Take a look at the beta version of dw.com. We're not done yet! Your opinion can help us make it better.
The Israeli premier has described the move as a major step for both countries that will greatly impact Israel's economy. Under the deal, Israel will provide millions of dollars to victims of a raid on a Turkish flotilla.
Israeli Prime Minister Netanyahu on Monday formally announced a reconciliation deal between Turkey and Israel, saying it would bring "stability" to the region.
Under the deal, Israel will provide $20 million (18.1 million euros) to a victims' fund for the families of those killed on the Mavi Marmara ship.
In return, Ankara will withdraw lawsuits against the Israeli commandos at the International Criminal Court (ICC) in The Hague.
In 2010, Israeli naval commandos raided the aid flotilla bound for the Gaza Strip, killing 10 Turkish activists on board the Mavi Marmara.
The incident prompted Turkey to recall its ambassador from Israel and downgrade military cooperation, marking rising tensions between the two US allies.
The deal has been months in the making, with Israel searching for a potential customer for its offshore gas exports and Turkey aiming to prop up its regional clout.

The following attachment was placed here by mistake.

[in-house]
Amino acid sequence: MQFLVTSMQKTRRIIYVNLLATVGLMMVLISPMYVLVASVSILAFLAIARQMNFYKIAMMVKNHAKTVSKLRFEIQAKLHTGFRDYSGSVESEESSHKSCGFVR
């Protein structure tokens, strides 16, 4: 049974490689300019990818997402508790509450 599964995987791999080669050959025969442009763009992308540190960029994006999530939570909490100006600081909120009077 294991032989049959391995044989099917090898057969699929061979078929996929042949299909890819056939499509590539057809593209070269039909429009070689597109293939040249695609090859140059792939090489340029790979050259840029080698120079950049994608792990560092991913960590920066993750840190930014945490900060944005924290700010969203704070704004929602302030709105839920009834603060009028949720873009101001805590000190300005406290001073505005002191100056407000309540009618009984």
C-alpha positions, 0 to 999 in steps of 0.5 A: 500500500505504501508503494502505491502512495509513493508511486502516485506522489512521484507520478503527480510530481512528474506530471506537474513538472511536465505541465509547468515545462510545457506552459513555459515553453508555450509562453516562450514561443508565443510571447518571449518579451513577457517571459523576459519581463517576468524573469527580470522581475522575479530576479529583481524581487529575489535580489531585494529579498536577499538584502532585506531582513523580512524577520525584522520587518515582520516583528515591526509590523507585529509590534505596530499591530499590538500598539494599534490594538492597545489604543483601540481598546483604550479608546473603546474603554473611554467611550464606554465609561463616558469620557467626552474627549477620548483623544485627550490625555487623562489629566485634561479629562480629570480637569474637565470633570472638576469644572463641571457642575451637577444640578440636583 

Netanyahu said the deal would allow both sides to discuss the possibility for Israeli gas supply to be transported to Europe via Turkey.
The deal has "immense implications for the Israeli economy, and I use that word advisedly," he said after meeting with US State Secretary John Kerry.
However, Turkish Prime Minister Binali Yildirim said it was too early to discuss the gas deal, adding that priority would be given to normalizing political and diplomatic ties.
The question of compensation for the victims' families had been a sticking point throughout negotiations
While the Turkish premier noted that the Israeli blockade of the Gaza Strip was "largely lifted" due to the deal, Netanyahu said it would remain in place.
"The second thing the agreement gives is continuation of the maritime security blockade off the Gaza Strip coast," the Israeli premier said. "This is a supreme security interest for us. I was not prepared to compromise on it."
However, Turkey will be granted limited access to deliver humanitarian aid and participate in infrastructure projects in the Palestinian territory.
Last week, Israel announced it would open a mission at NATO's headquarters in Brussels, a move long stymied by alliance member Turkey.
ls/msh (Reuters, AFP, dpa)